CGMagazine: Bandai Namco Entertainment has worked with some fantastic third party studios, do you see this trend continuing, and are there any partnerships you are particularly interested in in the latest lineup?
Yasuo Miyakawa: It is very important to us to create strong relationships with third party studios, and in particular, discovering upcoming creators with innovative ideas from all spaces. We are also strengthening our work relationship and development environment with our group company, BANDAI NAMCO Studios, to deliver quality entertainment content.
CGMagazine: Bandai Namco Entertainment has such a strong history in the entertainment and gaming space, how do you feel this history helps shape the future of the company?
Yasuo Miyakawa: BANDAI NAMCO Group has a 40-year legacy of nurturing IPs such as PAC-MAN and GUNDAM that offer entertainment to all generations. Our passion and knowledge to grow IPs and to achieve our goal of providing more fun for everyone, this is truly our pride and joy philosophy, and this will shape our company into the future.
CGMagazine: Moving forward, do you see Bandai Namco Entertainment focusing on New IP, or have a mix of established franchises and new concepts?
Yasuo Miyakawa: While we will be placing emphasis into creating new IPs, as a company, we also recognize and see it important that we develop both new and peripheral businesses.
CGMagazine: With the indie space offering such exciting developments, do you see Bandai Namco Entertainment working with independent developers to publish more Indie games?
Yasuo Miyakawa: As mentioned earlier, we believe it is important to discover upcoming creators from all spaces, including the indie space. In fact, we recently made an announcement of creating a business alliance with Phoenixx Inc.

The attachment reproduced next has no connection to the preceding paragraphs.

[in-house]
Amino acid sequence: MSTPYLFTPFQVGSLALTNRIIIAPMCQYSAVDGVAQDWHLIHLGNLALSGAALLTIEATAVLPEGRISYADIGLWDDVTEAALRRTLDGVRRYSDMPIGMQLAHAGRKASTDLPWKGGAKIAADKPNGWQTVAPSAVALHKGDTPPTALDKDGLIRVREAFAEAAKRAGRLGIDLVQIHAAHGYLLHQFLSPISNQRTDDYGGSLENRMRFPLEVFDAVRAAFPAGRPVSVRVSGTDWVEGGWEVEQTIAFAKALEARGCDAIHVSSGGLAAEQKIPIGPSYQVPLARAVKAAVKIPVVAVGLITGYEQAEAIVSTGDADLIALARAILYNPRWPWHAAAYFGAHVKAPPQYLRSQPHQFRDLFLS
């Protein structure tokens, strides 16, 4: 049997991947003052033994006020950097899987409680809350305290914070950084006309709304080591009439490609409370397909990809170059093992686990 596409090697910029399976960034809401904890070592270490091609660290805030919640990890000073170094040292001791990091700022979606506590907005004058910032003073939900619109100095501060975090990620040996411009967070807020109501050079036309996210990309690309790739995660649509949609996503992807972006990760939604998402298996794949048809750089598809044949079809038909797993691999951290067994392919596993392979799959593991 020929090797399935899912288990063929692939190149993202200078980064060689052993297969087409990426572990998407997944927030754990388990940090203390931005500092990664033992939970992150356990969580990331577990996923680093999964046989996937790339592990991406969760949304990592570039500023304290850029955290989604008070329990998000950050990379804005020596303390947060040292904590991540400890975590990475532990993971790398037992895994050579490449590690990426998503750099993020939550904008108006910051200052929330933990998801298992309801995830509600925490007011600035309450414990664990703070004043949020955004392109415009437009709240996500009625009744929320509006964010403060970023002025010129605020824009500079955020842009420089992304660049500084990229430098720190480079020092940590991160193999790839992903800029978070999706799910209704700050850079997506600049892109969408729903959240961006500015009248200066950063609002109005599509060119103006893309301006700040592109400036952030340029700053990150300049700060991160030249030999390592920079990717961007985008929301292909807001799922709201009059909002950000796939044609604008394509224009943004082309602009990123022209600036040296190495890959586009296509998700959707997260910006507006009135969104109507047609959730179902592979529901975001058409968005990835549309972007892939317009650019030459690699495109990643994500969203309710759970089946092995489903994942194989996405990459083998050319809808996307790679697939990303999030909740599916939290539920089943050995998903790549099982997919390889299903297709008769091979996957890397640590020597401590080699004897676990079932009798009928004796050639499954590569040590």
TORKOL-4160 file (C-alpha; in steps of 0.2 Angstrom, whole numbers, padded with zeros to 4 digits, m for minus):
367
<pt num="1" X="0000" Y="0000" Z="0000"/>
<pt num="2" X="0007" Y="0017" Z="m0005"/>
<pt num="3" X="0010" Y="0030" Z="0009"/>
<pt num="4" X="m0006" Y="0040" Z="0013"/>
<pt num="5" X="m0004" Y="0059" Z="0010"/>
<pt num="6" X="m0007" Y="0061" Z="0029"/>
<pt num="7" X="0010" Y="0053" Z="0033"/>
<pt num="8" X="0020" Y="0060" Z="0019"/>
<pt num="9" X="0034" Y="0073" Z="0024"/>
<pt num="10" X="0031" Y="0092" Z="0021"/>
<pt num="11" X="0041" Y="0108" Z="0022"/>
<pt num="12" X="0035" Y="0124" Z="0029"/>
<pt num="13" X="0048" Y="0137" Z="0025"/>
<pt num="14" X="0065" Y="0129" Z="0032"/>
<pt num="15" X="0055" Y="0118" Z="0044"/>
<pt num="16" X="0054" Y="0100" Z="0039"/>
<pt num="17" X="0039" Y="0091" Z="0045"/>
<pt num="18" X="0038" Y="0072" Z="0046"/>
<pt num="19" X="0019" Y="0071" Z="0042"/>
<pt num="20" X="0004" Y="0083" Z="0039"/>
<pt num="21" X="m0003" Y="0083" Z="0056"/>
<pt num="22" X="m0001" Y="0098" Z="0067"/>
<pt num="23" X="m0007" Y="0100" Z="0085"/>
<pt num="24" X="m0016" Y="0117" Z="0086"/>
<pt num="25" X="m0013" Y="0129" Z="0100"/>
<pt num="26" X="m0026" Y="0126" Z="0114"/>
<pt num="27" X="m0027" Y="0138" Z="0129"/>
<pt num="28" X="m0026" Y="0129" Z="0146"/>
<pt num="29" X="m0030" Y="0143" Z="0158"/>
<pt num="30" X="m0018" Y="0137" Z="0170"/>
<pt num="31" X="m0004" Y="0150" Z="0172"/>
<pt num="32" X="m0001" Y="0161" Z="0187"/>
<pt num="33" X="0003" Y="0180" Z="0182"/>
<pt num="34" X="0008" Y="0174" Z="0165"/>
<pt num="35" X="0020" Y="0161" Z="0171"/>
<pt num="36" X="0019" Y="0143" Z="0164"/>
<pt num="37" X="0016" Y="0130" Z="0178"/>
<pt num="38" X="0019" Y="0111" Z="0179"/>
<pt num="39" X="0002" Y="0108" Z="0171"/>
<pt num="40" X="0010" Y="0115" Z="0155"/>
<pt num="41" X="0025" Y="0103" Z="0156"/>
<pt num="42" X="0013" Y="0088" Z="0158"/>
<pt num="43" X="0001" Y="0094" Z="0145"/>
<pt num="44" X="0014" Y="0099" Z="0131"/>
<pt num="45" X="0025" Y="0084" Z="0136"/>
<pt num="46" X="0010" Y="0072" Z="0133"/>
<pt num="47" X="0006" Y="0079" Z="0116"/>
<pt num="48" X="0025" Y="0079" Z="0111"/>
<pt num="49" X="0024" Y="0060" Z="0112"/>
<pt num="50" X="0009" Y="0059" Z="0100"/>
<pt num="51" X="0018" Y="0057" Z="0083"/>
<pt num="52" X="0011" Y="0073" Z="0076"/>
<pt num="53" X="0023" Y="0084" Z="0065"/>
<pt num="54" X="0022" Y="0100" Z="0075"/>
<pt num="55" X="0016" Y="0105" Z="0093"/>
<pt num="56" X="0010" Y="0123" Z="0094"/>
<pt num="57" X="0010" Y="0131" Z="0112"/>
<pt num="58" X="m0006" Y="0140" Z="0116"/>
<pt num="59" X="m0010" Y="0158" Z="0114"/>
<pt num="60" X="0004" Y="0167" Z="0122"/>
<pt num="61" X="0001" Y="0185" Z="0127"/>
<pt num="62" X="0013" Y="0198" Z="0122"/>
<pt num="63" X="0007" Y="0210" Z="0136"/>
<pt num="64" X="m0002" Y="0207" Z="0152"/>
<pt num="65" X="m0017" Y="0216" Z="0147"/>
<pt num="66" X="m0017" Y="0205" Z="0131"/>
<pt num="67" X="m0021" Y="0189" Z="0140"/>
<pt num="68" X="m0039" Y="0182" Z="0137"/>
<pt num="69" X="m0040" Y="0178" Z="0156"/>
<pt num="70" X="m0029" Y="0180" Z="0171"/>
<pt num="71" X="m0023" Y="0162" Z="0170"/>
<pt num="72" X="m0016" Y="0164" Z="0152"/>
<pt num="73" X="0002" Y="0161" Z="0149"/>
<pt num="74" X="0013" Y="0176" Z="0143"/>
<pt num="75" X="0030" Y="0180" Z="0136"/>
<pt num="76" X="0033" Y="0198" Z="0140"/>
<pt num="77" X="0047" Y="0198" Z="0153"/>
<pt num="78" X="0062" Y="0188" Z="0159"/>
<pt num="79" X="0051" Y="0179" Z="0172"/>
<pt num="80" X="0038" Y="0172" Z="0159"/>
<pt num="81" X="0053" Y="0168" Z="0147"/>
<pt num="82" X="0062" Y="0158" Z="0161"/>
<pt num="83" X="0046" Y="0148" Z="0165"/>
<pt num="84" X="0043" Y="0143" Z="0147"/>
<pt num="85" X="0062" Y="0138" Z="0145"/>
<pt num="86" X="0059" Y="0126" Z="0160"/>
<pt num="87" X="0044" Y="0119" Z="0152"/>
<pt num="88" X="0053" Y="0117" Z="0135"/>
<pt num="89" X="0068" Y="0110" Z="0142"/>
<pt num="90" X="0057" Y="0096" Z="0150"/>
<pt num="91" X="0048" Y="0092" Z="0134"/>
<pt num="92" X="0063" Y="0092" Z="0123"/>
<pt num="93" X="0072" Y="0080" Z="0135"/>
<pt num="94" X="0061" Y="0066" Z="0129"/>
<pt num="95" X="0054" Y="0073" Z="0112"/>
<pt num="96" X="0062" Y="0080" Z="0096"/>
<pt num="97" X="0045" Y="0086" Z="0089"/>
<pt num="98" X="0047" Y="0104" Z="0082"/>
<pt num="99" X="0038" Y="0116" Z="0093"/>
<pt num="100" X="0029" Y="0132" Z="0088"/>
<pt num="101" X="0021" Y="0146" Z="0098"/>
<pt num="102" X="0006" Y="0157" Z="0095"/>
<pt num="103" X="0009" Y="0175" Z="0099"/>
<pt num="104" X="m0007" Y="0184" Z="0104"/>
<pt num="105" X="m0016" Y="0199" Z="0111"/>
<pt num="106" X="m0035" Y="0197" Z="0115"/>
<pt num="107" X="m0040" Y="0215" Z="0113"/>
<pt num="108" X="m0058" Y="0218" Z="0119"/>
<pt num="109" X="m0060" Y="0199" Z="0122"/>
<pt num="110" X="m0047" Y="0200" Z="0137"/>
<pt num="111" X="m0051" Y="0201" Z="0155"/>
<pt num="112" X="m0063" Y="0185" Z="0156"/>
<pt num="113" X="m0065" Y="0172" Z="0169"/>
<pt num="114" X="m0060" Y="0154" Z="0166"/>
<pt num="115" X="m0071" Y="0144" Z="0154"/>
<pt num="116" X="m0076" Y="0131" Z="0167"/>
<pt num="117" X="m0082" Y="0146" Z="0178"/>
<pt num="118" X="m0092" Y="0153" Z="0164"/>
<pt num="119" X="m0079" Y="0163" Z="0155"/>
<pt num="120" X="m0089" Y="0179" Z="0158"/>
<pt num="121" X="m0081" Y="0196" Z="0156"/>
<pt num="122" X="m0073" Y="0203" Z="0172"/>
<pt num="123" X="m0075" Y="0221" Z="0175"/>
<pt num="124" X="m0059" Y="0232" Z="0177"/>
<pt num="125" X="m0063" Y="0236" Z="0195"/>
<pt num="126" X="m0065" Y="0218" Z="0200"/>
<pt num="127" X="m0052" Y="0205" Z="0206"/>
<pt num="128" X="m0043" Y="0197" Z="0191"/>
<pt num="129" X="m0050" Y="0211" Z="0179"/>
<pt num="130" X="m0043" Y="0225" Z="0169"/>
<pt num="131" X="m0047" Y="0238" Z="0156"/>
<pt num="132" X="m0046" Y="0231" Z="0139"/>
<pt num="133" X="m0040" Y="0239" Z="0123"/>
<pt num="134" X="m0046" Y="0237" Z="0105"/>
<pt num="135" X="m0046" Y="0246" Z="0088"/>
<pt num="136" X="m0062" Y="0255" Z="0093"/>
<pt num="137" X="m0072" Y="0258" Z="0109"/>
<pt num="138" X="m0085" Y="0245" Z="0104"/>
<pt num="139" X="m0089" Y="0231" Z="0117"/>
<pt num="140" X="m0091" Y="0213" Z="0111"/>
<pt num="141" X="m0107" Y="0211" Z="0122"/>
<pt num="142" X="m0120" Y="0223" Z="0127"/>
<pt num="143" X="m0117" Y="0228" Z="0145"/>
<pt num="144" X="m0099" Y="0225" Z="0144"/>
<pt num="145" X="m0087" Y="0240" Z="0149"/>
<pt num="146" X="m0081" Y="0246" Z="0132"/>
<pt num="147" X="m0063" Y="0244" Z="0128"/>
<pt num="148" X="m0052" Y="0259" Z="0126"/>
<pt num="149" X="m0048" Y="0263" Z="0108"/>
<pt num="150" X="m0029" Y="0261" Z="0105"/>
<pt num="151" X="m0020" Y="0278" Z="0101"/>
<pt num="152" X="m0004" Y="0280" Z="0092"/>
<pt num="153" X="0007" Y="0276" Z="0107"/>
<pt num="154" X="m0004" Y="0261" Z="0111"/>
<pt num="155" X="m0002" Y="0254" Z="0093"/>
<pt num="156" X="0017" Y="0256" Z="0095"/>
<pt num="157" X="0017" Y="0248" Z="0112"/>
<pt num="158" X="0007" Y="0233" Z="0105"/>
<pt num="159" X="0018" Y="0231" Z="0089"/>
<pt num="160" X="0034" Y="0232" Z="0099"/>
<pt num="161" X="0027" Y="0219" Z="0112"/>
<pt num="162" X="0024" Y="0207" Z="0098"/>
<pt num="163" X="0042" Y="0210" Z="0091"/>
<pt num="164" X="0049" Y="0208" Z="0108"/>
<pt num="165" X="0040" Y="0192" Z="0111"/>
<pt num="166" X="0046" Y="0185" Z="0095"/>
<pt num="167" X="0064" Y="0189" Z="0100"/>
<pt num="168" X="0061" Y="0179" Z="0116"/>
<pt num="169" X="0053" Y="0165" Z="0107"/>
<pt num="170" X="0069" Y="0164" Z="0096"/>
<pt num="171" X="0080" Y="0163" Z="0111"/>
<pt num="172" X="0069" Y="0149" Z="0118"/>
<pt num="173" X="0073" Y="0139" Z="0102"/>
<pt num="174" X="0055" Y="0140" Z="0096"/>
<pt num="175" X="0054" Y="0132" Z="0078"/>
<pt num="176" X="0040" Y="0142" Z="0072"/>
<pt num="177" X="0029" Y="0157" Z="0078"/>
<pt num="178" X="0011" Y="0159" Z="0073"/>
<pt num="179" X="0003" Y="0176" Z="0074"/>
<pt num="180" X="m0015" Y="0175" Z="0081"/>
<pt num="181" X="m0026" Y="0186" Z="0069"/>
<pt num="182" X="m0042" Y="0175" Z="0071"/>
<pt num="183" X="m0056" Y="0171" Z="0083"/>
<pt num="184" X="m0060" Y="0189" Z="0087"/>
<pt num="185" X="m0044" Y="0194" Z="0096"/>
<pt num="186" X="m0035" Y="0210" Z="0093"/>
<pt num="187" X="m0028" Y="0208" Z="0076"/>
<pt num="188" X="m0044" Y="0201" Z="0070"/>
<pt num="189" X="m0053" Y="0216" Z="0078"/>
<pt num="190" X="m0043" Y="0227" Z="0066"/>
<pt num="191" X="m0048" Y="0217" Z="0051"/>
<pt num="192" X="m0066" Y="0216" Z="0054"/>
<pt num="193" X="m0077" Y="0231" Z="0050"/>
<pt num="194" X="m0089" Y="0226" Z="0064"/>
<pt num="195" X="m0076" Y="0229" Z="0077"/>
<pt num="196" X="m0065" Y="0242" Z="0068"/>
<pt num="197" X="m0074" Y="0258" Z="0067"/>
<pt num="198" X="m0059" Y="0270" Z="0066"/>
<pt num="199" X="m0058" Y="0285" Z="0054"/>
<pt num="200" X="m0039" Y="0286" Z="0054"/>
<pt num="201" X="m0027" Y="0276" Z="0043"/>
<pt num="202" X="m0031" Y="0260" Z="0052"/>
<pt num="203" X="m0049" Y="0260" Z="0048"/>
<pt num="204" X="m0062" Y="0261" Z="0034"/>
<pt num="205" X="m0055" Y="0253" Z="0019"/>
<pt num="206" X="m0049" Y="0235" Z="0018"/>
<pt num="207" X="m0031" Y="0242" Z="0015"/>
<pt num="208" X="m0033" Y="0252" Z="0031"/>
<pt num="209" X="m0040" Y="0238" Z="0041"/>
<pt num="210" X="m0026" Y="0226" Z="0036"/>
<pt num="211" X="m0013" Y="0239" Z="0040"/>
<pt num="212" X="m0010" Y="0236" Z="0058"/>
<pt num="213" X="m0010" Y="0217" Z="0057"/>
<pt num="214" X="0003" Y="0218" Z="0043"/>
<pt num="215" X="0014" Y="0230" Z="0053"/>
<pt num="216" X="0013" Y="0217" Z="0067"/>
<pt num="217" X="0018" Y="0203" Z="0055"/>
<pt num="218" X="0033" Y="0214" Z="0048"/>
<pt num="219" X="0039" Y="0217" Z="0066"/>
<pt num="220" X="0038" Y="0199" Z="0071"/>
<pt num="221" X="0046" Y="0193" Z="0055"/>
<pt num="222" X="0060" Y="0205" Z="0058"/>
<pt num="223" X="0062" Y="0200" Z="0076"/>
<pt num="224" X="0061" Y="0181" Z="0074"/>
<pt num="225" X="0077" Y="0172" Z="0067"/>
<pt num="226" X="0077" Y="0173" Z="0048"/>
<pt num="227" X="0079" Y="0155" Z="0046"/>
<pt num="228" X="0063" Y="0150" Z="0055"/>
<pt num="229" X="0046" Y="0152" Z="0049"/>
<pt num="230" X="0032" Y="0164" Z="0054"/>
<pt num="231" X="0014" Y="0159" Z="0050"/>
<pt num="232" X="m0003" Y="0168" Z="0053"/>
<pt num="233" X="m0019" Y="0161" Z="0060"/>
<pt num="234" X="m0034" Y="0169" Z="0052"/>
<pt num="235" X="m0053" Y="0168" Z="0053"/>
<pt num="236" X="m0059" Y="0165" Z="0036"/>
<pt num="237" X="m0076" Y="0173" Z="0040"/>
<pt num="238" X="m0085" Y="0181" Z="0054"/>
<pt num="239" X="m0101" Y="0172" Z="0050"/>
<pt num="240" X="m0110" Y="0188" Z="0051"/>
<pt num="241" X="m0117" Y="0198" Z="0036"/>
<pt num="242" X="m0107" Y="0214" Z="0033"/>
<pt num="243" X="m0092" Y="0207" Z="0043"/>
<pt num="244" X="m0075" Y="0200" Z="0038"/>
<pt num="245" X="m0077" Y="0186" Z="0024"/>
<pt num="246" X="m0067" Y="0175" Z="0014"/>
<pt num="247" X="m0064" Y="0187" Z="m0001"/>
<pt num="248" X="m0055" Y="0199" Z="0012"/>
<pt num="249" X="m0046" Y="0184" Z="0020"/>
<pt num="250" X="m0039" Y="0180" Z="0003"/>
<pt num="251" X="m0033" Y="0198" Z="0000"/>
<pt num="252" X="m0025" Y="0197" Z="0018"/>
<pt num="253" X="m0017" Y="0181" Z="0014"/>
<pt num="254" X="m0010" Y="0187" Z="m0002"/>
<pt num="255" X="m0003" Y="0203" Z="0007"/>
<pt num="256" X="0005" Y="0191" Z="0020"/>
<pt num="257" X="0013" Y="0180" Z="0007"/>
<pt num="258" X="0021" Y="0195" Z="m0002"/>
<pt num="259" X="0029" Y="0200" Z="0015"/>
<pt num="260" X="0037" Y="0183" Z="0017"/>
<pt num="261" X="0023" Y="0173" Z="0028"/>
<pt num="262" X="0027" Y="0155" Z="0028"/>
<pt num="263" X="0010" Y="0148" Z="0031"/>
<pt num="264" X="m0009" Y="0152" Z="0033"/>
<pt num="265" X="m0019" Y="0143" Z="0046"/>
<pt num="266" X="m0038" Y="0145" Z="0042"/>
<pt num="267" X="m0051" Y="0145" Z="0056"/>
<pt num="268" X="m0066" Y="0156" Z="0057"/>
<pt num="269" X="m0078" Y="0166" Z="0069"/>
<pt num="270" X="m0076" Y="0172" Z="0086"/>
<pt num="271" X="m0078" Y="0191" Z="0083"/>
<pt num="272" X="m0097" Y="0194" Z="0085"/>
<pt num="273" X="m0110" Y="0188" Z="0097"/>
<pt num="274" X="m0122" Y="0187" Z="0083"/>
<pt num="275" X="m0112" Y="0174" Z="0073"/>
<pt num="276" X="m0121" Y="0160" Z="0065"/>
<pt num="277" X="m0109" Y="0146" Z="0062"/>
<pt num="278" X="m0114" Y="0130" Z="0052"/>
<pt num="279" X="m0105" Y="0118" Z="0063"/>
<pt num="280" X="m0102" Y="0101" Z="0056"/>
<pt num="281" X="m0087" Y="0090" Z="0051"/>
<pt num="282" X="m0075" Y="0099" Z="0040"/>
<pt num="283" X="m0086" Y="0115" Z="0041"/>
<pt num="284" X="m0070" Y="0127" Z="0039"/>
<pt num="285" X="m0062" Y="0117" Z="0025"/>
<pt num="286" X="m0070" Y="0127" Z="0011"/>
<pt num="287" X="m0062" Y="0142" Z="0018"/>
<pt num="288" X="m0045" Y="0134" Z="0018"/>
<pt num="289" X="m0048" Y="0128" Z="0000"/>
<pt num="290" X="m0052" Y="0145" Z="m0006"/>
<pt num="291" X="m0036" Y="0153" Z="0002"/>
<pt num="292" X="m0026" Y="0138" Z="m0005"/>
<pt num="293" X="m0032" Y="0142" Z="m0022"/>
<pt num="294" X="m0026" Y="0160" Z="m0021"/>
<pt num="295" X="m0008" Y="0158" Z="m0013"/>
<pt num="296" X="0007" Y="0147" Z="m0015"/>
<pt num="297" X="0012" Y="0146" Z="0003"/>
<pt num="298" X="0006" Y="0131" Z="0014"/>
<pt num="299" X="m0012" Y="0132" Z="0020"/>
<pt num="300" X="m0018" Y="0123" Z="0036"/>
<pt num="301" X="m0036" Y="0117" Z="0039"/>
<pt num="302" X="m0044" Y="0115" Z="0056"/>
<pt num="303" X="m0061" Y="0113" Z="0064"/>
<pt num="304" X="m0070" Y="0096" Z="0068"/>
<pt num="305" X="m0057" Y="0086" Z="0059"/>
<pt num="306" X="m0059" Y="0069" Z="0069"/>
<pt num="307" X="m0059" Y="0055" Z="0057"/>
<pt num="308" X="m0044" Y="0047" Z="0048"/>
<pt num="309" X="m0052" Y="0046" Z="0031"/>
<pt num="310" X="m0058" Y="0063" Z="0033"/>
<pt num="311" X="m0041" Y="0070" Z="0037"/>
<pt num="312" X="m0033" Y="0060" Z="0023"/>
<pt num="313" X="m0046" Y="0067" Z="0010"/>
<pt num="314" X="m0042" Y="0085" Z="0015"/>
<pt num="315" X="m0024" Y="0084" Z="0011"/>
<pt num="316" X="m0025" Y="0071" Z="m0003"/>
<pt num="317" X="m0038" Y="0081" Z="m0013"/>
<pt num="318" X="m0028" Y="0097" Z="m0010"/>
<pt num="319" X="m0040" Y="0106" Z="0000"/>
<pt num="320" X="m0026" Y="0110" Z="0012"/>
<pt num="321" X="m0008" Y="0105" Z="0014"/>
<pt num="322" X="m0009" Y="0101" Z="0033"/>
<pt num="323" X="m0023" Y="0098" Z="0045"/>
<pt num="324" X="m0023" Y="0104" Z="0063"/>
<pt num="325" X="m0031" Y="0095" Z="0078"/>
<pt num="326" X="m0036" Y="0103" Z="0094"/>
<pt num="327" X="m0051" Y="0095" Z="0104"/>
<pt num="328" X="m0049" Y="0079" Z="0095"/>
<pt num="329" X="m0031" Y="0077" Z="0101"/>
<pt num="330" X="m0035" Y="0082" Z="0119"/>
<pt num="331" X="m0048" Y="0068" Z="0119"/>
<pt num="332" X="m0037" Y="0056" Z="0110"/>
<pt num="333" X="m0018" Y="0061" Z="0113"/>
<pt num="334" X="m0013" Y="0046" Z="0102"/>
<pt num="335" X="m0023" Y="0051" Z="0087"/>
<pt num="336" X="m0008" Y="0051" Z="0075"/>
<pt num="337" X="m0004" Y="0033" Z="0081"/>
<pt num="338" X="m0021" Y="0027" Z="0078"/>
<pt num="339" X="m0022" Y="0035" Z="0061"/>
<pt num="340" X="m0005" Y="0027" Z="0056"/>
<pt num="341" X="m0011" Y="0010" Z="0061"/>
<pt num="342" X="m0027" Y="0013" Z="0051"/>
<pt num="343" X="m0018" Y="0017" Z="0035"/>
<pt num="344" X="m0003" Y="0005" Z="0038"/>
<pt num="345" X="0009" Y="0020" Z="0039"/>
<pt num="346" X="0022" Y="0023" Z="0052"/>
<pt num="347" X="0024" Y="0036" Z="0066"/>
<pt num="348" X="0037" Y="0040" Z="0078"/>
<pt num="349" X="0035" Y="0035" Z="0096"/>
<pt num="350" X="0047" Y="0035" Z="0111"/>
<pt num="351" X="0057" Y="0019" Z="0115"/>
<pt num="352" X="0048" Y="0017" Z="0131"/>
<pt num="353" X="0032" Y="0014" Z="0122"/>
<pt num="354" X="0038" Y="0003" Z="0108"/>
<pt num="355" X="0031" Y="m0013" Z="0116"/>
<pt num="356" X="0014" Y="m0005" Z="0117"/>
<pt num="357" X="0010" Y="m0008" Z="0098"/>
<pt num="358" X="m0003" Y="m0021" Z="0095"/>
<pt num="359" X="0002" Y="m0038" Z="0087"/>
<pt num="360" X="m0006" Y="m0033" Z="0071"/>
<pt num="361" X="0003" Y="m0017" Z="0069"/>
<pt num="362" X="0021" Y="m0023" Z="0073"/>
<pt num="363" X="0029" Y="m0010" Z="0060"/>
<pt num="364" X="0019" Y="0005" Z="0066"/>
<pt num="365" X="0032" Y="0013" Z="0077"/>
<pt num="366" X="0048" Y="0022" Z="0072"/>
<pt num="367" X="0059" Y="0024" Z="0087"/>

Phoenixx Inc. is engaged in the indie game publishing business and has offered a wide range of support under their company principle, “Creators-Centric”, from discovering and raising indie game creators, to globally promoting their works. We also agree with and support their vision, and thus formed an alliance with them, with a future prospect of bringing creators and our catalog of IPs together to develop new and exciting games.
CGMagazine: Is there a property or IP that you personally have a strong connection with?
Yasuo Miyakawa: Three prominent IPs that I should bring up are Sailor Moon, Dragon Ball, and GUNDAM.
Back when we worked on Sailor Moon (Aired in 1992), we decided to work on both the anime and manga versions at the same time. This went against the standard of making anime for projects that proved popular through magazines and other venues. Back in the day, very few properties depicted girls in battle, so when we made our presentation of Sailor Moon, most were surprised and against the project, but in the end, it became a worldwide hit.
For Dragon Ball, I worked on a number of video games, and in particular, “Dragon Ball Z: Super Butoden 2” (released in 1993) is still very close to me. I remember vividly trying to convince my then supervisor of incorporating 16bit tech, and not 8bit, to ensure the graphic and audio quality would do justice to the property. In the end, the game became a hit and went on to sell more than 1 million copies.
As for GUNDAM, the first project I worked on was “Mobile Suit GUNDAM SEED” (aired in 2002), where we tried to approach the property from different perspectives. In particular, it was the first GUNDAM anime to have the opening and ending music change each season. This gave birth to eight music pieces, which we used for our live events, and I believe it was the first-of-its-kind where a live event was done with only anime music.
I became the producer for GUNDAM visual products twenty years after the time I was in charge of sales of GUNDAM plastic models, and then I became the president of a company developing Dragon Ball games twenty years after the time I became the producer of Dragon Ball video game titles. So, I feel like my connections with IPs are rather unique and very much a part of my life.